There are many areas where it is possible to intervene to reduce costs and improve operations along the supply process.
Sometimes there is the risk of focusing on certain activities and ignoring serious inefficiencies that, in a global vision of the supply chain, weigh heavily on the profitability of the passive cycle.
It is therefore useful to elaborate a checklist to help assess if the Supply Chain is fully efficient or if improvements are needed.
We have identified 7 points to focus on and for each point we have highlighted the critical issues that can arise and the benefits that can be attained after accurate analysis and strategic actions are taken. For each area of intervention, we have reported practical examples and case studies of companies that have faced and won the Supply Chain challenge, a prerequisite today to be able to stay on the market and develop improvement strategies.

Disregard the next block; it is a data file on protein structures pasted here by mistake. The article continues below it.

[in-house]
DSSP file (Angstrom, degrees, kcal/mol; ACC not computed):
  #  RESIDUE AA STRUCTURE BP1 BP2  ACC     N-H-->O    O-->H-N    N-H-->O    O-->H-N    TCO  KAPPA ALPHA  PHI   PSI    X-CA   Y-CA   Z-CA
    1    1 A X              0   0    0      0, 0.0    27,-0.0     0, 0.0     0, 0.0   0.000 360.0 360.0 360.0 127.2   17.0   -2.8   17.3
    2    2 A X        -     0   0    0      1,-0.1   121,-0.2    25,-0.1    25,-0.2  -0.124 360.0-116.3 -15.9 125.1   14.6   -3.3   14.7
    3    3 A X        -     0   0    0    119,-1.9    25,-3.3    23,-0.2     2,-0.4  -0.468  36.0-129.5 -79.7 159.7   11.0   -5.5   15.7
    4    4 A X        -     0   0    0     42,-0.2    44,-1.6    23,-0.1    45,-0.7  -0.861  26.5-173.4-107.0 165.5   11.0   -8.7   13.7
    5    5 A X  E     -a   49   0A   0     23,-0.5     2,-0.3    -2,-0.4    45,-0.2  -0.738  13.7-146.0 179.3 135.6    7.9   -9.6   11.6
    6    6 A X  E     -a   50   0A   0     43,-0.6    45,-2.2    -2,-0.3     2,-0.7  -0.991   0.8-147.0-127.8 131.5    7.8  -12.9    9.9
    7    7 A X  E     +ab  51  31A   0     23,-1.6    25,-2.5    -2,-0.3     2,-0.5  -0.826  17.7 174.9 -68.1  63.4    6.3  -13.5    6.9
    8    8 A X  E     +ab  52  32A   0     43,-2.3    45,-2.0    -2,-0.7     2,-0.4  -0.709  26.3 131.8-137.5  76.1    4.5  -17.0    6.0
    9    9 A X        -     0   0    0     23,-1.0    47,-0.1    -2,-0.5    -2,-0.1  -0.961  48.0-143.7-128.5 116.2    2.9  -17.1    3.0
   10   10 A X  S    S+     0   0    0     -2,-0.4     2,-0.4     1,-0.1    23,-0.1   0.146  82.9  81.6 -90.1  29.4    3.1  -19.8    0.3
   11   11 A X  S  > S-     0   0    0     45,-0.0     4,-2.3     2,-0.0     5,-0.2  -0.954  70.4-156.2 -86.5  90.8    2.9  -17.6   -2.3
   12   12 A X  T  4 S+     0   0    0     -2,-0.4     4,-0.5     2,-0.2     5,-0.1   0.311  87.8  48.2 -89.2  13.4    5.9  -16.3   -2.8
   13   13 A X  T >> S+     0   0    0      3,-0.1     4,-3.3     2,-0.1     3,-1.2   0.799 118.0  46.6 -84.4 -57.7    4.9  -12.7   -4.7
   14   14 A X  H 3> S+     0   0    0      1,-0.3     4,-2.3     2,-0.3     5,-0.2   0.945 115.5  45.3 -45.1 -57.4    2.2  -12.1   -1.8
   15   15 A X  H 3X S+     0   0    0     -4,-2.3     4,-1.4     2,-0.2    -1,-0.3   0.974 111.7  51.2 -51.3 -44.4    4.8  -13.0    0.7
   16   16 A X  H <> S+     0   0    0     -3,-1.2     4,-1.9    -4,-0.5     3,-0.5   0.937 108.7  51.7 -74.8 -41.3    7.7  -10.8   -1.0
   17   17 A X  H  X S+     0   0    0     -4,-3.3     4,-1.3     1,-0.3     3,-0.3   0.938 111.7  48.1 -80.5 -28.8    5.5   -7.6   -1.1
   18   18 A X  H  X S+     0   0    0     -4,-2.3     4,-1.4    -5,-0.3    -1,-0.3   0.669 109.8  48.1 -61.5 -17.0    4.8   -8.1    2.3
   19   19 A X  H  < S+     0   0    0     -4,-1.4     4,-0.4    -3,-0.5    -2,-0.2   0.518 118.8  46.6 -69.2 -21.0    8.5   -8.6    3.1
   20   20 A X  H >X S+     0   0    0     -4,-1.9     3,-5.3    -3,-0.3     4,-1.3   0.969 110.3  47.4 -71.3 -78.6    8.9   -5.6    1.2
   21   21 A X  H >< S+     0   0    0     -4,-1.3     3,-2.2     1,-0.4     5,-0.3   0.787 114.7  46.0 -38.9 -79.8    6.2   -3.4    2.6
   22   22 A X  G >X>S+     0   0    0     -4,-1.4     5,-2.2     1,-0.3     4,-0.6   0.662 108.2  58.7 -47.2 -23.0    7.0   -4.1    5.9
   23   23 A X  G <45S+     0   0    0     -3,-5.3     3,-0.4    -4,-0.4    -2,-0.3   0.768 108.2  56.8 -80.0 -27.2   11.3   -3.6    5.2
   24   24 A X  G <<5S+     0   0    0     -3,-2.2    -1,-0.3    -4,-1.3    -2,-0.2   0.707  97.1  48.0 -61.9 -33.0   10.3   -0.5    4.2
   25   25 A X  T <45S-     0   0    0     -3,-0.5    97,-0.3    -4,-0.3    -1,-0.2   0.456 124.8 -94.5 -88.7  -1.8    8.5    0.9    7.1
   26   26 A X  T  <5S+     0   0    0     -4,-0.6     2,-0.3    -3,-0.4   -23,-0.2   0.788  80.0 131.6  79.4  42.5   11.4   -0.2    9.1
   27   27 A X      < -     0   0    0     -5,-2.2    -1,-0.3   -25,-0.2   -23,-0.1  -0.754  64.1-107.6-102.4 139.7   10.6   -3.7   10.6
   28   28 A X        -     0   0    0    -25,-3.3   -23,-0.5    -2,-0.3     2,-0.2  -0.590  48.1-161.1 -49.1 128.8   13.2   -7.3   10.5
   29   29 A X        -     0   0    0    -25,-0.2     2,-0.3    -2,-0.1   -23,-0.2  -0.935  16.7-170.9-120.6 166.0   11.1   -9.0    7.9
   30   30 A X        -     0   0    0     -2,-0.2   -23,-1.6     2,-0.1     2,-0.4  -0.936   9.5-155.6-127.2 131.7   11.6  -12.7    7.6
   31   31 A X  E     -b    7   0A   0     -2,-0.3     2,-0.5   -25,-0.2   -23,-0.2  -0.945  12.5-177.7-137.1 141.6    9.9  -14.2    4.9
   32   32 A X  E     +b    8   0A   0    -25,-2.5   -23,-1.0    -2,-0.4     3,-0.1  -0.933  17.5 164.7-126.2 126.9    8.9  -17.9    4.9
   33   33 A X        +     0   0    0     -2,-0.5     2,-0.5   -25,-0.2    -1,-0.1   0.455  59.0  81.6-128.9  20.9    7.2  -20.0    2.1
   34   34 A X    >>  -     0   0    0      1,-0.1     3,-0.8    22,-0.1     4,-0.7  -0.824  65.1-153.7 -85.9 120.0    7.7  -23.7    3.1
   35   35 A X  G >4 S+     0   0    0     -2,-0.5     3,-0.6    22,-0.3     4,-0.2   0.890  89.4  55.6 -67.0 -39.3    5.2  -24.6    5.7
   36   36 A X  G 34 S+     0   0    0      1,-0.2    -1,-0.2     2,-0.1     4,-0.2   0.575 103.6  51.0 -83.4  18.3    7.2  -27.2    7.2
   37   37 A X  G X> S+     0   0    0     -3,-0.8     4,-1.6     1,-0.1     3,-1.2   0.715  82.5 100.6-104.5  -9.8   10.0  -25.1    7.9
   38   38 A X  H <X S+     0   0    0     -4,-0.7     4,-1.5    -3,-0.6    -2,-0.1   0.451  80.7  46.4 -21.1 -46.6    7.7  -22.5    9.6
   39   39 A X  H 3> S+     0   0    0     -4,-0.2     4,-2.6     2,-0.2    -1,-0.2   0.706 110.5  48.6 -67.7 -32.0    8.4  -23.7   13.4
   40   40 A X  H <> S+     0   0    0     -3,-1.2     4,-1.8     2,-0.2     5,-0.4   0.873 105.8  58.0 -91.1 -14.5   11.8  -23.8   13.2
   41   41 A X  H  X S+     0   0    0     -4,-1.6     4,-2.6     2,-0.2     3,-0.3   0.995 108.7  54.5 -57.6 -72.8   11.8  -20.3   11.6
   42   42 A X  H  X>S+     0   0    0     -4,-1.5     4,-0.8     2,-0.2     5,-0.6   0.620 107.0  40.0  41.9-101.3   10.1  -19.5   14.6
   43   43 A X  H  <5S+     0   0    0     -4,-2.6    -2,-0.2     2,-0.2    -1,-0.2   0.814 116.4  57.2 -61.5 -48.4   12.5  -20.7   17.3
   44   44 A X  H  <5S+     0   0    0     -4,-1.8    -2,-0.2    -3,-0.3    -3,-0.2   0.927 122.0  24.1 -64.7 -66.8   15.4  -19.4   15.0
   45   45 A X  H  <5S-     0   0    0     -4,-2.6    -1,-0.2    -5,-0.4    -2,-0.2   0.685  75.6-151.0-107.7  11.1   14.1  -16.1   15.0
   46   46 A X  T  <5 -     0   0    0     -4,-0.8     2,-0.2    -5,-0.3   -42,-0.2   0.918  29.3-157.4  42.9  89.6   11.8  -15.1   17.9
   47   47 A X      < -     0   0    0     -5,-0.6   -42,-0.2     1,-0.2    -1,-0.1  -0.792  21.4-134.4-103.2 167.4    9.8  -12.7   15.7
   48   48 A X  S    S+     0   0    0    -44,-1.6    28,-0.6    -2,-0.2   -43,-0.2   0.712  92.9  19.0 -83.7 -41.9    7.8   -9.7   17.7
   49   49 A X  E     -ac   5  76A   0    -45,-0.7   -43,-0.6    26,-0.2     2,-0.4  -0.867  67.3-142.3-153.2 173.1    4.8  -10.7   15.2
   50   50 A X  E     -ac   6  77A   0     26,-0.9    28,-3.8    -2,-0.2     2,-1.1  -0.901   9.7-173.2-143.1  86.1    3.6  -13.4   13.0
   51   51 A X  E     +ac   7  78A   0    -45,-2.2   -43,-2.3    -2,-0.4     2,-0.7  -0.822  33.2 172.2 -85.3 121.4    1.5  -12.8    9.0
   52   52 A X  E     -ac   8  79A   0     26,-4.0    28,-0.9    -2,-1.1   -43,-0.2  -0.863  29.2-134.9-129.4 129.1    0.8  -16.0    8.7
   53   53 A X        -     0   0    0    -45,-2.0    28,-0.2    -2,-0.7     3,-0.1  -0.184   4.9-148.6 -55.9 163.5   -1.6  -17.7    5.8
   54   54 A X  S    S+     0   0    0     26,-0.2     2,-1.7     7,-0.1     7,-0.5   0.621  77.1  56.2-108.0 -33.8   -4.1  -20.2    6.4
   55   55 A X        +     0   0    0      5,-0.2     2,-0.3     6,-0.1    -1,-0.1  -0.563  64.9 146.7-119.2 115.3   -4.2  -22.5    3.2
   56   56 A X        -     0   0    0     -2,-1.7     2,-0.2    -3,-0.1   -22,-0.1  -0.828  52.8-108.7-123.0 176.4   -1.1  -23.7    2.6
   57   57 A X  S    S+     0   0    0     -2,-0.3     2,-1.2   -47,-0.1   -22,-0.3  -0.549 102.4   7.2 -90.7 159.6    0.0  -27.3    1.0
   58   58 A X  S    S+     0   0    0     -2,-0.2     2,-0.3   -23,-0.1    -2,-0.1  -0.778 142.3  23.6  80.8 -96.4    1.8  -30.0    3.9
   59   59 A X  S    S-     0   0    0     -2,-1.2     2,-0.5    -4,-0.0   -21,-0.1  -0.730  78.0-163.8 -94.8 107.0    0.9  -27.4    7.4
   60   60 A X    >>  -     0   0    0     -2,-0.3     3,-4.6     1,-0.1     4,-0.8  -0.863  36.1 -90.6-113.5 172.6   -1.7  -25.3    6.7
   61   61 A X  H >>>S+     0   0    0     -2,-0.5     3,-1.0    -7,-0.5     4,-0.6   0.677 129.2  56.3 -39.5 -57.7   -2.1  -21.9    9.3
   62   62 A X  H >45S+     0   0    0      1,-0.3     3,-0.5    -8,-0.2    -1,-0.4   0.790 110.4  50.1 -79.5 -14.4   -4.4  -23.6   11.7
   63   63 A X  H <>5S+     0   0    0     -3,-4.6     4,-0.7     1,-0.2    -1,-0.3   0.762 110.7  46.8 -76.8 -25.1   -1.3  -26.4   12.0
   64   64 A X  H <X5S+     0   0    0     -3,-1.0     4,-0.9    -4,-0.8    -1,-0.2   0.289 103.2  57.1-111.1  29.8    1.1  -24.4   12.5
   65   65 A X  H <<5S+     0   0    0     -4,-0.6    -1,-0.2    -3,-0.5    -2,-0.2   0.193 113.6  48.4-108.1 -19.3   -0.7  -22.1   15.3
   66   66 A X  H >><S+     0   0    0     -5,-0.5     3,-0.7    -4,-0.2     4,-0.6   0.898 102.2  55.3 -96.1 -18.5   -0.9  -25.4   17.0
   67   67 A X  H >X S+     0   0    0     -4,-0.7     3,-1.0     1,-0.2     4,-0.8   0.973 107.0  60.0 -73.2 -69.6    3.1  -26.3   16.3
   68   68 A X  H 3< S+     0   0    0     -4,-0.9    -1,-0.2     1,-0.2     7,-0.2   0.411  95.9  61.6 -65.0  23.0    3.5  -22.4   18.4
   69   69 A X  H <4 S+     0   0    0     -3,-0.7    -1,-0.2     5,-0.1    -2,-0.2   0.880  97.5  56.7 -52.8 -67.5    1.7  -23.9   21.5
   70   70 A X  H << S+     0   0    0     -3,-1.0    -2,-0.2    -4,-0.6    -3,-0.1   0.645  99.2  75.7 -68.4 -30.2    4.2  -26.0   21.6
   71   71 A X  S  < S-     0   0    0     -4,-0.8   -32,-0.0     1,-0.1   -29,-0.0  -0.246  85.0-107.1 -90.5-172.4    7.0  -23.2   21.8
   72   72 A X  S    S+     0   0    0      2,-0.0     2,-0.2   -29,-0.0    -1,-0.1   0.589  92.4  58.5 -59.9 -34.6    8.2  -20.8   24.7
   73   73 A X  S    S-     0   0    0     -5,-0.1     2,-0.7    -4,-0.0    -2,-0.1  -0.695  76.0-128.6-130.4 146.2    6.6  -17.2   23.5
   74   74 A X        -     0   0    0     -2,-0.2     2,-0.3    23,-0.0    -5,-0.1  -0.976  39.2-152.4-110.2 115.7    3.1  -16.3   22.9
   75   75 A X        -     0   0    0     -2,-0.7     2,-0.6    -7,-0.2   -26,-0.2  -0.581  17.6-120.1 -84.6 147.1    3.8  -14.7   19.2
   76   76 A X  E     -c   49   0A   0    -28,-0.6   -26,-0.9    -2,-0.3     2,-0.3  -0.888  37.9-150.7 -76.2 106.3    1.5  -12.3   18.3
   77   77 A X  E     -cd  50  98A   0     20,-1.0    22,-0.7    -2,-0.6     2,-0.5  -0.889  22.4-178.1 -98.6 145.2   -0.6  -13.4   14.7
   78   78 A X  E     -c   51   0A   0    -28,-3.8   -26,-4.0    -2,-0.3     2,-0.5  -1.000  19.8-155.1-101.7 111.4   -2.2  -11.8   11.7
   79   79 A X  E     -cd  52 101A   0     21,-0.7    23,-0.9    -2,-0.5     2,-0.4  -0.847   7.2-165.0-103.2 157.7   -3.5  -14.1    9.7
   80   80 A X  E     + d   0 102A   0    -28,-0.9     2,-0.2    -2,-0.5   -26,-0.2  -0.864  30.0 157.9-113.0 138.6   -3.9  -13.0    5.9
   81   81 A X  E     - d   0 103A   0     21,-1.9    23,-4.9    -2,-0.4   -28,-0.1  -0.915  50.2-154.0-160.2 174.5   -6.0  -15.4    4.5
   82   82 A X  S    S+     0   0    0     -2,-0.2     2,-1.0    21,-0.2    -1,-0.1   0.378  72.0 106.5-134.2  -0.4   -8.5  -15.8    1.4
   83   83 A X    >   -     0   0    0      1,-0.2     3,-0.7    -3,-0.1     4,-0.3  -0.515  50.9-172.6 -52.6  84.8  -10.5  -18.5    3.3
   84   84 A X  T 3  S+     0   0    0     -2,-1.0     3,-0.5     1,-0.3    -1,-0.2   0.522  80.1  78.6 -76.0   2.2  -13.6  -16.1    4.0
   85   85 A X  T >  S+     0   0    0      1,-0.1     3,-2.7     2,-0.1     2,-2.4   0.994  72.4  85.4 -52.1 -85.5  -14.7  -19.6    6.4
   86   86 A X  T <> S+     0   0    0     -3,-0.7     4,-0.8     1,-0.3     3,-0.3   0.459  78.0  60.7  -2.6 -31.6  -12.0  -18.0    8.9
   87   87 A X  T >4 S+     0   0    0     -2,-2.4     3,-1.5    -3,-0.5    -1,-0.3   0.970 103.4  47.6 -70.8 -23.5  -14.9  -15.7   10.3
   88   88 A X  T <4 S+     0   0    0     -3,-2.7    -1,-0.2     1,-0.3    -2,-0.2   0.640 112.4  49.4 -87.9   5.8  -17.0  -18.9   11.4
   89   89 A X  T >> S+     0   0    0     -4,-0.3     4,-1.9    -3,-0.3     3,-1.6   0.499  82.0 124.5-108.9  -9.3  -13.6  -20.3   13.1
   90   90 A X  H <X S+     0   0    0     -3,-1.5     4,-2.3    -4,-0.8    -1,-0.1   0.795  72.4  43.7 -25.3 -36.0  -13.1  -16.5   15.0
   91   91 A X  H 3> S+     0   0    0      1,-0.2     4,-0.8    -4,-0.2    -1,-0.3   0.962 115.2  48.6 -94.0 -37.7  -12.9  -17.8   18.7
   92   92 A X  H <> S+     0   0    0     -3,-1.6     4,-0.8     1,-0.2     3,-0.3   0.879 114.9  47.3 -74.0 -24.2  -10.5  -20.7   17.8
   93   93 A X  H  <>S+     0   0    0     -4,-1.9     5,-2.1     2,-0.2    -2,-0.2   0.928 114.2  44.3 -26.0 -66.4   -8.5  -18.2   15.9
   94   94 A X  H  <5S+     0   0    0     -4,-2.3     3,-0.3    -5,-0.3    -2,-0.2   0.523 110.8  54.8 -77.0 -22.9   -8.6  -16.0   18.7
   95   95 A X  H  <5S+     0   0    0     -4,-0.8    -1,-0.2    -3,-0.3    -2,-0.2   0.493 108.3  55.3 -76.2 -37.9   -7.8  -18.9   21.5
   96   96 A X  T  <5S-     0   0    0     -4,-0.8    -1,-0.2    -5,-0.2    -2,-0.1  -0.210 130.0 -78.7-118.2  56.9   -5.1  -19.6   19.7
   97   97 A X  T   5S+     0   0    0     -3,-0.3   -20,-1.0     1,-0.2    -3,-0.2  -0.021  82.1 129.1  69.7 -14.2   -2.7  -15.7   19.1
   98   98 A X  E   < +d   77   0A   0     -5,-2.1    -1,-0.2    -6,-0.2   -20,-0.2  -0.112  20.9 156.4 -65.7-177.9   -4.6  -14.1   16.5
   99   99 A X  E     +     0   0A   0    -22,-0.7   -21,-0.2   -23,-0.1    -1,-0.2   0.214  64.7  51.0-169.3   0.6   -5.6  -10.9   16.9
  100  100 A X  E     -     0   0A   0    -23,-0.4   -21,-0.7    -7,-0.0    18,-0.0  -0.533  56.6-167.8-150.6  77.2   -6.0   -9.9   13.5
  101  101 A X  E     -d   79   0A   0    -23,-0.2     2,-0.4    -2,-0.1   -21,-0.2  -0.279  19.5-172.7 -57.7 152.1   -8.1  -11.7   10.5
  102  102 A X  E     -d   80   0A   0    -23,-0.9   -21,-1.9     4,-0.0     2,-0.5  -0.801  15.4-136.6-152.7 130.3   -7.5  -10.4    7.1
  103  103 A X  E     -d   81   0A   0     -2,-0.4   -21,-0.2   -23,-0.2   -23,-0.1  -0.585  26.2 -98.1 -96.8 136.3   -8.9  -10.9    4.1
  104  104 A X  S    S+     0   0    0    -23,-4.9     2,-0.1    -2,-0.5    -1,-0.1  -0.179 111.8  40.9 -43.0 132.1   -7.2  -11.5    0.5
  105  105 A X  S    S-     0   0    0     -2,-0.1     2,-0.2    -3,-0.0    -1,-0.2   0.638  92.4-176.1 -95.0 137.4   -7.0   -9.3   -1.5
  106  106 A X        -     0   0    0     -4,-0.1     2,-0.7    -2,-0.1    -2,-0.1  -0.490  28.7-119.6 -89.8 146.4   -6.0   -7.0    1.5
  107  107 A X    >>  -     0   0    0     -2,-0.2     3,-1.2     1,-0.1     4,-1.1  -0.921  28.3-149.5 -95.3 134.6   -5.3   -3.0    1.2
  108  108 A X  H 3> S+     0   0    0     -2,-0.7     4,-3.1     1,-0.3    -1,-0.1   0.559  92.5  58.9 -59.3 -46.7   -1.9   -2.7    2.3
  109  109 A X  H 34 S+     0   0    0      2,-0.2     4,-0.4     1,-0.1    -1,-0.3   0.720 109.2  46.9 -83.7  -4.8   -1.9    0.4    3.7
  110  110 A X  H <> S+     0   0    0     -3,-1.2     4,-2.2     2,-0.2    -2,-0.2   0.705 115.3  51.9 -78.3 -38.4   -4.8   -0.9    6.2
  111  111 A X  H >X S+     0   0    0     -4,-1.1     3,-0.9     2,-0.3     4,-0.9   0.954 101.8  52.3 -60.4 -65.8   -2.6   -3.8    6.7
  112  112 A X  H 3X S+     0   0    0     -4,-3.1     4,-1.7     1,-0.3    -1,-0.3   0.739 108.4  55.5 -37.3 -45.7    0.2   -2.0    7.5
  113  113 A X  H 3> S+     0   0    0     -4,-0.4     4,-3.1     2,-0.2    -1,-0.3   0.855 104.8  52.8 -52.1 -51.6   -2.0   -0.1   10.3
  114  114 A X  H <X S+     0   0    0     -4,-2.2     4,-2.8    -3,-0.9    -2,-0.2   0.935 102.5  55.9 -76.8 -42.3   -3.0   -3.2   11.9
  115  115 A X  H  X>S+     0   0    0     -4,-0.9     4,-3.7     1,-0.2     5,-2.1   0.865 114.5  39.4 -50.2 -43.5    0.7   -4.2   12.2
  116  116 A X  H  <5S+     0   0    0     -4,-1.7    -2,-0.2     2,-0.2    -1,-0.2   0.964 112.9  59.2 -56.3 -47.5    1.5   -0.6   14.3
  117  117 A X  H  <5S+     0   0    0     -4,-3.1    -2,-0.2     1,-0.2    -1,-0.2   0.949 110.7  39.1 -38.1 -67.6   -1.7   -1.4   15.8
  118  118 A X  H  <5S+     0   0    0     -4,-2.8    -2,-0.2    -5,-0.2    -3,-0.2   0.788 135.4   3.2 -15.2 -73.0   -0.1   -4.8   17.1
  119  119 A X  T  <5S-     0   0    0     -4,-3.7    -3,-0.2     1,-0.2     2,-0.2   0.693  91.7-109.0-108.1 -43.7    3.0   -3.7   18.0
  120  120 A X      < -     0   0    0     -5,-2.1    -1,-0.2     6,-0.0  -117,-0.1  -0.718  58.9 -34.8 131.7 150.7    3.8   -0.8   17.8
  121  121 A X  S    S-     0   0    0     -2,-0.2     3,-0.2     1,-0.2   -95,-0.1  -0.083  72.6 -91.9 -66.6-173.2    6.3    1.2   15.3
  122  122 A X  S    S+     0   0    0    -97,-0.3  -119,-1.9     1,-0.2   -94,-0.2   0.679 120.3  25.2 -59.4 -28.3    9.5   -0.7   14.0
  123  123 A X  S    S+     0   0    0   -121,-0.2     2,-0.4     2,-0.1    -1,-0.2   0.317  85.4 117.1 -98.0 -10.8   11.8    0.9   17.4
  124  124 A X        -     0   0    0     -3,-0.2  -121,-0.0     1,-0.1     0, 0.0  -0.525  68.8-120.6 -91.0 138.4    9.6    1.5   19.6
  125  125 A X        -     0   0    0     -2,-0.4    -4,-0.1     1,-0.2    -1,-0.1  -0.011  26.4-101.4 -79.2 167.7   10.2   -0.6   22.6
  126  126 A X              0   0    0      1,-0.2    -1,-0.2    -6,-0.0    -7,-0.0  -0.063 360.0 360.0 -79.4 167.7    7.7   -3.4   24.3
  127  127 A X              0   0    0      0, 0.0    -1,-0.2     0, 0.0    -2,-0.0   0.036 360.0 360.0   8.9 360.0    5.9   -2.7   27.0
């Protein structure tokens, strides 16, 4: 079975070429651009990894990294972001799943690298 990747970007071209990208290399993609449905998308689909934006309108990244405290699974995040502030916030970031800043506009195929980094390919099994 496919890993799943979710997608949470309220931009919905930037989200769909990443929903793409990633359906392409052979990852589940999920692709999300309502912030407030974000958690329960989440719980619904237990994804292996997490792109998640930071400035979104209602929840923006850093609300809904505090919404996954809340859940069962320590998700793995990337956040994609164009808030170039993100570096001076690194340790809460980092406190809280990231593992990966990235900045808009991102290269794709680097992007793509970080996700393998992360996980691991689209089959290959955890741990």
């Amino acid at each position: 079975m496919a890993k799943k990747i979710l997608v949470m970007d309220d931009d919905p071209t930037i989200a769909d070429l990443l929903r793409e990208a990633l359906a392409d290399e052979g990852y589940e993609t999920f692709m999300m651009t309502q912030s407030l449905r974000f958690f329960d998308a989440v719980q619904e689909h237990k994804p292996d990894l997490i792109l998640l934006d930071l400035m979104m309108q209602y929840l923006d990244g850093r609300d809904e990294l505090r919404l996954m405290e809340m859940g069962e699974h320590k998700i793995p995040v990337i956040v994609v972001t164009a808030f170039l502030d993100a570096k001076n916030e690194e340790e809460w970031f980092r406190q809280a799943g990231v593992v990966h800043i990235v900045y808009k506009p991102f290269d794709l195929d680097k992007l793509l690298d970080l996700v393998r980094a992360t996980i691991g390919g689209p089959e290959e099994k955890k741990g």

What do we mean by “efficiency”?
Cost savings – more efficiency means not having to bear unnecessary expenses for activities and processes.
Reduction of execution times – “doing more with less and less time”. As “time” is the most limited resource, it becomes fundamental to be able to shorten even a single activity.
Proactivity – act in advance before events happen tobe remedied. Prevention, in fact, is always better than cure.
Process fluidity – a natural fluidity of the succession of phases, states and activities without any hitches, in a simple and easy way, until the original purpose of the process is reached.
To deepen the checklist and immediately start working to achieve maximum efficiency in the supply chain, fill out the form: